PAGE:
Perspectives on greener product development and manufacturing from Sustainable Minds, our partners, customers and contributors.

The Art Of Numbers

By Rajat Shail on September 18, 2009

We as a generation have become so desensitized by numbers and statistics thrown at us that large numbers fail to find impact and we remain largely bored by the gigantic amount of data available to us in the modern world.

Careless consumerism and its unseen, unaccounted for aftermath are finally getting some attention in the major information forums, however it remains difficult to engage the masses in a meaningful discussion for lack of a visceral response among the general population. I recently stumbled upon the work of an artist – Chris Jordan -- who tackles this with great ingenuity.

His artist’s statement expresses his deceptively simple approach:

“Finding meaning in global mass phenomena can be difficult because the phenomena themselves are invisible, spread across the earth in millions of separate places. There is no Mount Everest of waste that we can make a pilgrimage to and behold the sobering aggregate of our discarded stuff, seeing and feeling it viscerally with our senses. Instead, we are stuck with trying to comprehend the gravity of these phenomena through the anaesthetizing and emotionally barren language of statistics.”
-Chris Jordan

In an urgent battle to help us find our sensible shoes, Chris Jordan displays a great understanding of the senses and how they work. He uses the power of numbers to illuminate the meaning of numbers, using artistically arranged compilations of human squanderings, making one a little less likely to turn away from the illustration. In a world where many people surprisingly still continue to equate green thinking with elitist capriciousness or at worst, propaganda, Jordan finds a way to engage the emotional and awaken the rational.

The images of Mount Fuji being engulfed by a stylized Japanese wave, for example, depicts 2.4 million pieces of plastic, which represents the number of pounds of plastic pollution which enter the world’s oceans every hour. The image, called Gyre 2009, takes a classic image by Hokusai, and recreates it using plastic waste collected from the Pacific Ocean. It’s part of Jordan’s latest show, entitled Running the Numbers II: Portraits of global mass culture.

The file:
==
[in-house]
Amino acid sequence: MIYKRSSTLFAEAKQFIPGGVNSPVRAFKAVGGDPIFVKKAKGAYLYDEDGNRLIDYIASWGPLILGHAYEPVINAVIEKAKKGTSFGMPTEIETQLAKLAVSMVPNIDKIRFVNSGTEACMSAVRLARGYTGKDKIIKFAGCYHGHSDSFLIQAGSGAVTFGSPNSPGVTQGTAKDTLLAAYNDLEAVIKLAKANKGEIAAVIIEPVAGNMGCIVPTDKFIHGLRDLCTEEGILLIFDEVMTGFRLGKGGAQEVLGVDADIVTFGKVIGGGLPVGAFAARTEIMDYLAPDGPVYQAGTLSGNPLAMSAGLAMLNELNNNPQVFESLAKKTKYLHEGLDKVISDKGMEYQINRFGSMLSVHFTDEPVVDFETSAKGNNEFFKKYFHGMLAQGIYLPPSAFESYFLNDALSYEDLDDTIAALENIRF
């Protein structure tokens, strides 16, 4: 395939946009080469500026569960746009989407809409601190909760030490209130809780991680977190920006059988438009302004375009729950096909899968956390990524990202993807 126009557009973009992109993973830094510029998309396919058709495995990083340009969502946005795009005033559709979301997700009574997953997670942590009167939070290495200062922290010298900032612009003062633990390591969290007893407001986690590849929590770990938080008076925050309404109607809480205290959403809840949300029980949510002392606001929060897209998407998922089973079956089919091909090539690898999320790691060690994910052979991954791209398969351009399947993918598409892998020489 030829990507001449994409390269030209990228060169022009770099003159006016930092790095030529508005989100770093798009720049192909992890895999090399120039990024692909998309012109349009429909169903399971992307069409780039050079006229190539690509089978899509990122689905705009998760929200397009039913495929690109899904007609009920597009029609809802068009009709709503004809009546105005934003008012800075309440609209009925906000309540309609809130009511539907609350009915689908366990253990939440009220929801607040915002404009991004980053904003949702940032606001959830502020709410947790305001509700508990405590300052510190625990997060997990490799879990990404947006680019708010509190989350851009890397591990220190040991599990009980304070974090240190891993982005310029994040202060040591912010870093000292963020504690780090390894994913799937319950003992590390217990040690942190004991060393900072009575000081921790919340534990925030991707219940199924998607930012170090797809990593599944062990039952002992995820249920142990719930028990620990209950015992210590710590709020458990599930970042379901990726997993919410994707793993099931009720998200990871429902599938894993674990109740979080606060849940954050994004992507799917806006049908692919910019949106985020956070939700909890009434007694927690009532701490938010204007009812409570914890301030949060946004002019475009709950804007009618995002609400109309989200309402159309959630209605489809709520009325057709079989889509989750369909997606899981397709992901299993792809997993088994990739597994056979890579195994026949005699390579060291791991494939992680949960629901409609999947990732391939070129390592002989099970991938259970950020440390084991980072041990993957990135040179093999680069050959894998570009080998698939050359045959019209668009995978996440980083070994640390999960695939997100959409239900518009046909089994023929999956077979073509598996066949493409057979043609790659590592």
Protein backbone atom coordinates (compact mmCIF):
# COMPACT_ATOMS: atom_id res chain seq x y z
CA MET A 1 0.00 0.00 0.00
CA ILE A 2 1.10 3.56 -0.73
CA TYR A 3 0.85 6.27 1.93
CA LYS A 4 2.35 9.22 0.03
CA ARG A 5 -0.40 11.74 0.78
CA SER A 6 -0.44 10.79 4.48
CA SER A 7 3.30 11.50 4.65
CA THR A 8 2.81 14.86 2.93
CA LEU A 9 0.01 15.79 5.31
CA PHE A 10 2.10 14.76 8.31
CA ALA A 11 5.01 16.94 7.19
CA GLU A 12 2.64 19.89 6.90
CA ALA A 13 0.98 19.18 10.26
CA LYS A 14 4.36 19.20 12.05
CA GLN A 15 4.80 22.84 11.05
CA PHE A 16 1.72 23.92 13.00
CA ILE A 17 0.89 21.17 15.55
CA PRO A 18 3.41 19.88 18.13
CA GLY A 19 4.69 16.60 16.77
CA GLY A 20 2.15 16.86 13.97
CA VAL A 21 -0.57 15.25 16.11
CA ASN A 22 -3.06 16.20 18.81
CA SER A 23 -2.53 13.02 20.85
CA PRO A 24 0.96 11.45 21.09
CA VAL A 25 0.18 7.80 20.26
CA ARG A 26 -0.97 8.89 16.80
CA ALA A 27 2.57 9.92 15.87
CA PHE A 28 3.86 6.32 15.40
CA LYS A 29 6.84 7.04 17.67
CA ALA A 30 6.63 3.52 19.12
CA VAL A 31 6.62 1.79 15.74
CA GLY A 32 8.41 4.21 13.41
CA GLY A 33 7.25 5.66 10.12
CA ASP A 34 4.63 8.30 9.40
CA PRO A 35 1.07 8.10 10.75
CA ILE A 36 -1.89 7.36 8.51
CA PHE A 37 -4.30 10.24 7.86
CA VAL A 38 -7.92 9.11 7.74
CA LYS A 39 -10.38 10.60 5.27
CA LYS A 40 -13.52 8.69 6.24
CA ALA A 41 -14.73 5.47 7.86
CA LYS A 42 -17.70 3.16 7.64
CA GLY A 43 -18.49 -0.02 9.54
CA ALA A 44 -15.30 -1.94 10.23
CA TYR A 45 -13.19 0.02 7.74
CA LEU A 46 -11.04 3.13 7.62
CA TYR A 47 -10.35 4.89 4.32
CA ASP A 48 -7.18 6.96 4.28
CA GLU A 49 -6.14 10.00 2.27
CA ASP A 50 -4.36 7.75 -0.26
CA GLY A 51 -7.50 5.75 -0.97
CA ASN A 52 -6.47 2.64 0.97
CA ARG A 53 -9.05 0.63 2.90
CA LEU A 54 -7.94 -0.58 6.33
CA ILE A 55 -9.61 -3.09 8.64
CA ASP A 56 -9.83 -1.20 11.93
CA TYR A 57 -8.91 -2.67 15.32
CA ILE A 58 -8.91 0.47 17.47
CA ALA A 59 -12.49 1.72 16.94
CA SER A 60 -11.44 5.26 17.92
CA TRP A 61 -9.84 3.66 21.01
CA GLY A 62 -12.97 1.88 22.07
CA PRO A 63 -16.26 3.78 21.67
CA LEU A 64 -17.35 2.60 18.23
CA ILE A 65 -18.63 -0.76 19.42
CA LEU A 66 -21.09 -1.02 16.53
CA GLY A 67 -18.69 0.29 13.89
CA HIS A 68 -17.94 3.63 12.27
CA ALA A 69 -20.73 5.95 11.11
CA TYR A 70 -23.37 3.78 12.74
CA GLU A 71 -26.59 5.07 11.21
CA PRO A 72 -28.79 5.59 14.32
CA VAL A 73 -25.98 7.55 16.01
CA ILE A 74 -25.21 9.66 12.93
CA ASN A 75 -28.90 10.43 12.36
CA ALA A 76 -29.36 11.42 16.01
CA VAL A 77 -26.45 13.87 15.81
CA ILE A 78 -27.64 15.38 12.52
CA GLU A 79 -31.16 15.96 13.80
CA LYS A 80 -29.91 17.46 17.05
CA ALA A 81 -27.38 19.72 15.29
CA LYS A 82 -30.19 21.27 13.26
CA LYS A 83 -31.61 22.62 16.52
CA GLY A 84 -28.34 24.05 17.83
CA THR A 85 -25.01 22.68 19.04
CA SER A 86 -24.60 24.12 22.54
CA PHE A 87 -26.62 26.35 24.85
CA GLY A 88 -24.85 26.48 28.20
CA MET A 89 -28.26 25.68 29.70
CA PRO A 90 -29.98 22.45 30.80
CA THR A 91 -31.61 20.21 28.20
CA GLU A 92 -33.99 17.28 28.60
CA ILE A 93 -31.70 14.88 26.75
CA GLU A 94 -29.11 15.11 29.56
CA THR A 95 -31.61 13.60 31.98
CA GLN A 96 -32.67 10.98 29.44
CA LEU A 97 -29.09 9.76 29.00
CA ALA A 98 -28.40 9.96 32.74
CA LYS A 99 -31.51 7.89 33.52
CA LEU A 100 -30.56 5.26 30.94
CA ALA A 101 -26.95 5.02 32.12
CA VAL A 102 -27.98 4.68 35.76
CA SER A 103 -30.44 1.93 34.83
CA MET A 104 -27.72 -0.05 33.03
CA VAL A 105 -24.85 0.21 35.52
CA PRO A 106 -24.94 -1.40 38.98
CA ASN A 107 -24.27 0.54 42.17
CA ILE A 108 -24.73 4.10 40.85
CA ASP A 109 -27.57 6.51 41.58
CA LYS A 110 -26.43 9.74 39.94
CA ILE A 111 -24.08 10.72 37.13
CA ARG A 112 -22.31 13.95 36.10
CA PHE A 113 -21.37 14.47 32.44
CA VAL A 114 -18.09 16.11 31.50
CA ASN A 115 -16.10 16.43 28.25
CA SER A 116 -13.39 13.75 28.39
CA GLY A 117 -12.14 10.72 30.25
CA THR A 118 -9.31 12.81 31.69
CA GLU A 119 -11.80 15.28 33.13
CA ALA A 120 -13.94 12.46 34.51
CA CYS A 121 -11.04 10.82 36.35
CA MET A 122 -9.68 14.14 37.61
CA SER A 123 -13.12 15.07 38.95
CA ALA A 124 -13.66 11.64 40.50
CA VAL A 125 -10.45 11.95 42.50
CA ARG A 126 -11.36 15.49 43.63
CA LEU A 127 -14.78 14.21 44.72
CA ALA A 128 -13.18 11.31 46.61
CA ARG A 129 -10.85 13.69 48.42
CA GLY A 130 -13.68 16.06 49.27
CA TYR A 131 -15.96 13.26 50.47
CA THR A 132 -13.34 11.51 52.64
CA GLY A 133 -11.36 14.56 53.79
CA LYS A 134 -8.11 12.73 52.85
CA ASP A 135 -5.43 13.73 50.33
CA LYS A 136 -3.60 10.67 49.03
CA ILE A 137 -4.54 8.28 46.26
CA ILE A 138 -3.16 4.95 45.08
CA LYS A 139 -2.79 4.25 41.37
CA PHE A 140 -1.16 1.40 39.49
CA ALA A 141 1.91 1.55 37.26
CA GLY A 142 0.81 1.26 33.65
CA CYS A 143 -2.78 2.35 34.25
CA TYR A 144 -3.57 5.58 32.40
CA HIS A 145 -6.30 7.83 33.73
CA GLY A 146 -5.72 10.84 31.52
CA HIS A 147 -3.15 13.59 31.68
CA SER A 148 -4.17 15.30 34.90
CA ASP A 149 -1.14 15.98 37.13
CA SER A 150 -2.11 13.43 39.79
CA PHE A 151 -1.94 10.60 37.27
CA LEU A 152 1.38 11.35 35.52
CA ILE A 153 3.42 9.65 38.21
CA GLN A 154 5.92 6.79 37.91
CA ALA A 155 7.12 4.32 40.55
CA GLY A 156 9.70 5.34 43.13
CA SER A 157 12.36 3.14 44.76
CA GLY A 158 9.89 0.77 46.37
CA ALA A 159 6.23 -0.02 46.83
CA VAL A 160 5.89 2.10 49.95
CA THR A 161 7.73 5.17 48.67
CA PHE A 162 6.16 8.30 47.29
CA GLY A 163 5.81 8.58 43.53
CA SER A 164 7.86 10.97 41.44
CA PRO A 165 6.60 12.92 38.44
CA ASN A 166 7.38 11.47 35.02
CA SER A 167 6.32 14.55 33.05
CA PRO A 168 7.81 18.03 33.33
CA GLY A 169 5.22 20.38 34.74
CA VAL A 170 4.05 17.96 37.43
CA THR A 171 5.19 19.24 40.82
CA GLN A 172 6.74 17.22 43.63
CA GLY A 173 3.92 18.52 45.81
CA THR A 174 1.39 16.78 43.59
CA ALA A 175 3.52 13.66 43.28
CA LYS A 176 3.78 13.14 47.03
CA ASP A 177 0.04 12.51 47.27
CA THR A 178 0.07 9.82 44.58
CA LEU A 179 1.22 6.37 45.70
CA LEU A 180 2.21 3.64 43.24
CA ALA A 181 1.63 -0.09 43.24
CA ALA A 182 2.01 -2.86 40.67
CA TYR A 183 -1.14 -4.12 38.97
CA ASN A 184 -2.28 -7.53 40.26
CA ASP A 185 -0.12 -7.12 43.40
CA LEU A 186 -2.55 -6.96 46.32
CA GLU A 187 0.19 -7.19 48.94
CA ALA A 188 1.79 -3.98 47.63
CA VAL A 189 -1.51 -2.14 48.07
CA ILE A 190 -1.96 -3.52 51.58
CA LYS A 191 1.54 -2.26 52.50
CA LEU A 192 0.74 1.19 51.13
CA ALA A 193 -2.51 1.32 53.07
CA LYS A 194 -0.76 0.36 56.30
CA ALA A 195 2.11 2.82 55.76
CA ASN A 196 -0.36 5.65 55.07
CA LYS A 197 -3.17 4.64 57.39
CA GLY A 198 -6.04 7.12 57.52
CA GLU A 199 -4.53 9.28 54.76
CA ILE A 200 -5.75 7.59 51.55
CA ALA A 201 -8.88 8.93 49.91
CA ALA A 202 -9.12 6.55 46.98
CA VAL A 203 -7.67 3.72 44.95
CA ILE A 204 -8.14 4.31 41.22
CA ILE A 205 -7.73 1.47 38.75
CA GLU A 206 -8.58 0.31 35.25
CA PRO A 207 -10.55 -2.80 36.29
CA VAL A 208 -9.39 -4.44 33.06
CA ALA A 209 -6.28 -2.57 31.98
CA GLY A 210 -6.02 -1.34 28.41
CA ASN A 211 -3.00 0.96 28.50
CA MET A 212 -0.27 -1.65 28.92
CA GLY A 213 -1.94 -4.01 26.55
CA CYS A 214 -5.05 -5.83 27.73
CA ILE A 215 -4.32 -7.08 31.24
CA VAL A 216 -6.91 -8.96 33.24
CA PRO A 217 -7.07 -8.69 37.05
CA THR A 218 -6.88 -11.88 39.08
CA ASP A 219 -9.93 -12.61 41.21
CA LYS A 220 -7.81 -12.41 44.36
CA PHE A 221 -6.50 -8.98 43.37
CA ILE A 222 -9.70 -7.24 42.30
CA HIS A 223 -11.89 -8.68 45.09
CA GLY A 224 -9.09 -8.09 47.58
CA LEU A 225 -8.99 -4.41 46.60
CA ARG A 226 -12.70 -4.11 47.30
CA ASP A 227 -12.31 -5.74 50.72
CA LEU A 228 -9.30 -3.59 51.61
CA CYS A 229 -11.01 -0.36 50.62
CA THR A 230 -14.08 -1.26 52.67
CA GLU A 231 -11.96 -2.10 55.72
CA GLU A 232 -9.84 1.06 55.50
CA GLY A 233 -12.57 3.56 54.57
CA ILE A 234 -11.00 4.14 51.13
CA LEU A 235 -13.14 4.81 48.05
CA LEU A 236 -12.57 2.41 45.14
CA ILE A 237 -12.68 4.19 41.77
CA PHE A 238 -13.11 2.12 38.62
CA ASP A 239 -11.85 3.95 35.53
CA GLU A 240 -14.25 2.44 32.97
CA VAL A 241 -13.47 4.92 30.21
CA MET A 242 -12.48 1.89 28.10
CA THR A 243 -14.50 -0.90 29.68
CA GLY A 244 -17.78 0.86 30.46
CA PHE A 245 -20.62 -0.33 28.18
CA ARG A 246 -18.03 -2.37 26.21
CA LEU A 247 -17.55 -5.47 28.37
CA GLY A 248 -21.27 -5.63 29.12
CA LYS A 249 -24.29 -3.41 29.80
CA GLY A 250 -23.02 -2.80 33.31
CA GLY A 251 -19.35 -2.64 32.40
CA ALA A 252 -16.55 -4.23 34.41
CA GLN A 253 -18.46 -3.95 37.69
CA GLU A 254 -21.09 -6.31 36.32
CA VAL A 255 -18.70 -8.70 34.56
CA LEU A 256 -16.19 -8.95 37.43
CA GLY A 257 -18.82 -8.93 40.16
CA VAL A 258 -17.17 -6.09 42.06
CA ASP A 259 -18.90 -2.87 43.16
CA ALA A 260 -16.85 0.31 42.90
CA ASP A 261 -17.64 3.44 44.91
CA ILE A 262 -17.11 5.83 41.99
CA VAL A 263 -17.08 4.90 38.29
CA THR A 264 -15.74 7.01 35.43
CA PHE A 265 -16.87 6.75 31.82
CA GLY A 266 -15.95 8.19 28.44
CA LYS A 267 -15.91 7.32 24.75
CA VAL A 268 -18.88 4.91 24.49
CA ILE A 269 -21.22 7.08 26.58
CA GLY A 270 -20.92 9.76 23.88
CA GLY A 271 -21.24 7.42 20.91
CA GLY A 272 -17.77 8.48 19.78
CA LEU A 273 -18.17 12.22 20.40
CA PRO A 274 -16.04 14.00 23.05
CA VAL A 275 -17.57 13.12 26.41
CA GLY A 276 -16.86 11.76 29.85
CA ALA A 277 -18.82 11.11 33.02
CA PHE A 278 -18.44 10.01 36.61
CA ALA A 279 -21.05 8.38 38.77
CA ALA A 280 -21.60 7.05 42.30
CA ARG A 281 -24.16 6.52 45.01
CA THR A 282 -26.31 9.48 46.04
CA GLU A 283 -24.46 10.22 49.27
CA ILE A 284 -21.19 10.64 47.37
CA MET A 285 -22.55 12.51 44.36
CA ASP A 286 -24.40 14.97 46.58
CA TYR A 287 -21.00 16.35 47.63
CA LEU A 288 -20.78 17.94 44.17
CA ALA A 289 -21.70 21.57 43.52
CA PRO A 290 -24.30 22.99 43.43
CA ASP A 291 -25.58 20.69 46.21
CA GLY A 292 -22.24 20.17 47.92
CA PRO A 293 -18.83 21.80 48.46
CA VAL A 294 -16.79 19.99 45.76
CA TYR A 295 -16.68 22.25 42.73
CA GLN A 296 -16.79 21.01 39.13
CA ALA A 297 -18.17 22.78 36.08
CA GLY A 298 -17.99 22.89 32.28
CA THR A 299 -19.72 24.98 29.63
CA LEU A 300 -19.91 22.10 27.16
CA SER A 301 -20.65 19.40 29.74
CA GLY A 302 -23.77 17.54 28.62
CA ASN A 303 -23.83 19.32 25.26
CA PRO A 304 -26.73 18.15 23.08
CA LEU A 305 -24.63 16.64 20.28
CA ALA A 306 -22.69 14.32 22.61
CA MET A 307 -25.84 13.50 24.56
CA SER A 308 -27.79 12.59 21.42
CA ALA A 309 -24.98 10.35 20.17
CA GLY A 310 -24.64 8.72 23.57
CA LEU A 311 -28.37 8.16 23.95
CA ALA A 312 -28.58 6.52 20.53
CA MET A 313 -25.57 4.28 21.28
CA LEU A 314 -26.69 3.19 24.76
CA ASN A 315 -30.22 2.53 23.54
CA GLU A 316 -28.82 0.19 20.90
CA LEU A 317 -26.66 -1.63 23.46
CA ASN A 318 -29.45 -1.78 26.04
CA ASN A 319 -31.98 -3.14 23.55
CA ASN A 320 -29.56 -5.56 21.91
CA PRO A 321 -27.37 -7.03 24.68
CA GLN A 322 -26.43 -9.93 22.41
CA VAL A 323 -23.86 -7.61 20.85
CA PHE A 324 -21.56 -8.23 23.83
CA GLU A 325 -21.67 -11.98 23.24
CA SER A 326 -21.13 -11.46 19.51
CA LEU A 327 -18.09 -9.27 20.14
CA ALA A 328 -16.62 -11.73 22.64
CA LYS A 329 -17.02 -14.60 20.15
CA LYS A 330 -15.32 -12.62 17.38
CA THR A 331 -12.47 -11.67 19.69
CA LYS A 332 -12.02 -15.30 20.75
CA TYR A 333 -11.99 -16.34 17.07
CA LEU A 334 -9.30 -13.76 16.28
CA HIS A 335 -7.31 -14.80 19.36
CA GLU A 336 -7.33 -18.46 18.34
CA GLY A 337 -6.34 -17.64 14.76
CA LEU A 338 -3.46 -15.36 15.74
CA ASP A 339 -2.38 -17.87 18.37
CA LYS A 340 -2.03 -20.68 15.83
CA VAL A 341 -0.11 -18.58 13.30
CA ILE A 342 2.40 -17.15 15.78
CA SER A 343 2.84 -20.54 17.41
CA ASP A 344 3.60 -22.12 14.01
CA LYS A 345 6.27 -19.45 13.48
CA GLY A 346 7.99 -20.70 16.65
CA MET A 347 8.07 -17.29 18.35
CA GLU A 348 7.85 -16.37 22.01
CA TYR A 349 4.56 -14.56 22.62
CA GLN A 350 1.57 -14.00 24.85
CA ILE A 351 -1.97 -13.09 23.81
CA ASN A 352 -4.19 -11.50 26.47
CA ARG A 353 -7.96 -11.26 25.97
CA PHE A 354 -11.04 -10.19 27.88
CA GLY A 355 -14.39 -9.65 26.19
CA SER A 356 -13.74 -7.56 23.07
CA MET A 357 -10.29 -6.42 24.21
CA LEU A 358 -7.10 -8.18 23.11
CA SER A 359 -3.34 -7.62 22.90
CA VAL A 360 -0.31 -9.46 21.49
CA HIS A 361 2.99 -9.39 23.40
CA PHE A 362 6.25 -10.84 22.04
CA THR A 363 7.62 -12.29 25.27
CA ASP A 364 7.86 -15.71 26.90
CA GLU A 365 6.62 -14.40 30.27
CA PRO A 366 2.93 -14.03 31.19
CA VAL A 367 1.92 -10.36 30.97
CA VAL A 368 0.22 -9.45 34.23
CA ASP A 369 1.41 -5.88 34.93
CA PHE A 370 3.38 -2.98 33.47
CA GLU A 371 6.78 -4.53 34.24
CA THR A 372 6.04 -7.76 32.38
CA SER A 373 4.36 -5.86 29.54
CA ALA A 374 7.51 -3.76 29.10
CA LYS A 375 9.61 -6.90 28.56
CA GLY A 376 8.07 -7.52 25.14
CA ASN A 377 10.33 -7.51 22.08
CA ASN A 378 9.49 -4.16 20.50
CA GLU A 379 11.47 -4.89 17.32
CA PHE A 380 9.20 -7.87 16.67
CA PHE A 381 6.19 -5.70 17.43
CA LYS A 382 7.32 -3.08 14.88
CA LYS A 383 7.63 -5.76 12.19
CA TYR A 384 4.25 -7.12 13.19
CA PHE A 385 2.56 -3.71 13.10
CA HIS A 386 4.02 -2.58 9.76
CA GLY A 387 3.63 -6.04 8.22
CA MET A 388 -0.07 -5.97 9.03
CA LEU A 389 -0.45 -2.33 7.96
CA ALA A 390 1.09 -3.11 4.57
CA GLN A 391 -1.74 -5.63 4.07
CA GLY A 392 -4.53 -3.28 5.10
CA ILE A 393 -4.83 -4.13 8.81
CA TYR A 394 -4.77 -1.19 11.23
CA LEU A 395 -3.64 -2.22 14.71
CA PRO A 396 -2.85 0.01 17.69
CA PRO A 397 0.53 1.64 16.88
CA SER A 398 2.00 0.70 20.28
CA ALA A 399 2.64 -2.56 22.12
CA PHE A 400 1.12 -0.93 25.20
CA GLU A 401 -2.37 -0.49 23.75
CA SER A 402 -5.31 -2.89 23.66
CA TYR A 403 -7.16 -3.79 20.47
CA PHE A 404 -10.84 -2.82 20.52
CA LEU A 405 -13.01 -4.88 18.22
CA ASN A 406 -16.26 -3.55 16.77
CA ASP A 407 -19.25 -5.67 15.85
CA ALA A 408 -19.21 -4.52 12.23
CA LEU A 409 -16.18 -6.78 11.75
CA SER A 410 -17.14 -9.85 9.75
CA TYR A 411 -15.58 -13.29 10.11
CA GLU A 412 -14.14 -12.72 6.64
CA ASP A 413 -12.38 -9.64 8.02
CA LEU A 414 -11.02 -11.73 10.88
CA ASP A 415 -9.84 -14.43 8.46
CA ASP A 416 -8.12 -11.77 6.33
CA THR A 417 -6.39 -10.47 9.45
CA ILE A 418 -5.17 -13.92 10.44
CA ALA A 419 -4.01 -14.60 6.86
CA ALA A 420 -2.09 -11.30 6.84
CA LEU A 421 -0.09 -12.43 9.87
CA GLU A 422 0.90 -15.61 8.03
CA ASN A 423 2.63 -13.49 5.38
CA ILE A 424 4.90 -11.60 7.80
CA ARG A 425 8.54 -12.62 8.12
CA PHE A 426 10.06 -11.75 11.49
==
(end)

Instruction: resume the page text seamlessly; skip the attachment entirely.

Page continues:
It is a mistake to imagine Jordan’s work limited to ecological ideals, for it is firmly rooted in the social and global context of which only one of the more pressing issues are ecological ones. Alluding to crime, political motives and an inherent lack of consumer curiosity regarding the full result of every purchase he tessellates our collective decisions into beautiful images of decay and consequence.

I highly recommend that you see a show of Chris Jordan’s work when it appears near you. Here is a schedule of shows of his work:

Curated by Chris Bruce at Washington State University Art Gallery.
Washington State University Museum of Art: Jan 14 - Apr 4, 2009:
Santa Barbara Museum of Natural History: May 15 - Sep 11, 2009
Pacific Science Center, Seattle: Oct. 3, 2009 - Jan. 3, 2010
Haverford College Art Gallery, Haverford, PA: Jan - Mar, 2010
Austin Museum of Art, Austin TX: May 22 - Aug 15, 2010
College of Charleston, SC: Fall 2010
Jordan Schnitzer Museum of Art, University of Oregon: Jan - Mar, 2011
Whatcom Museum of History and Art, Bellingham, WA: Apr- July 2011:


Image credit: Chris Jordan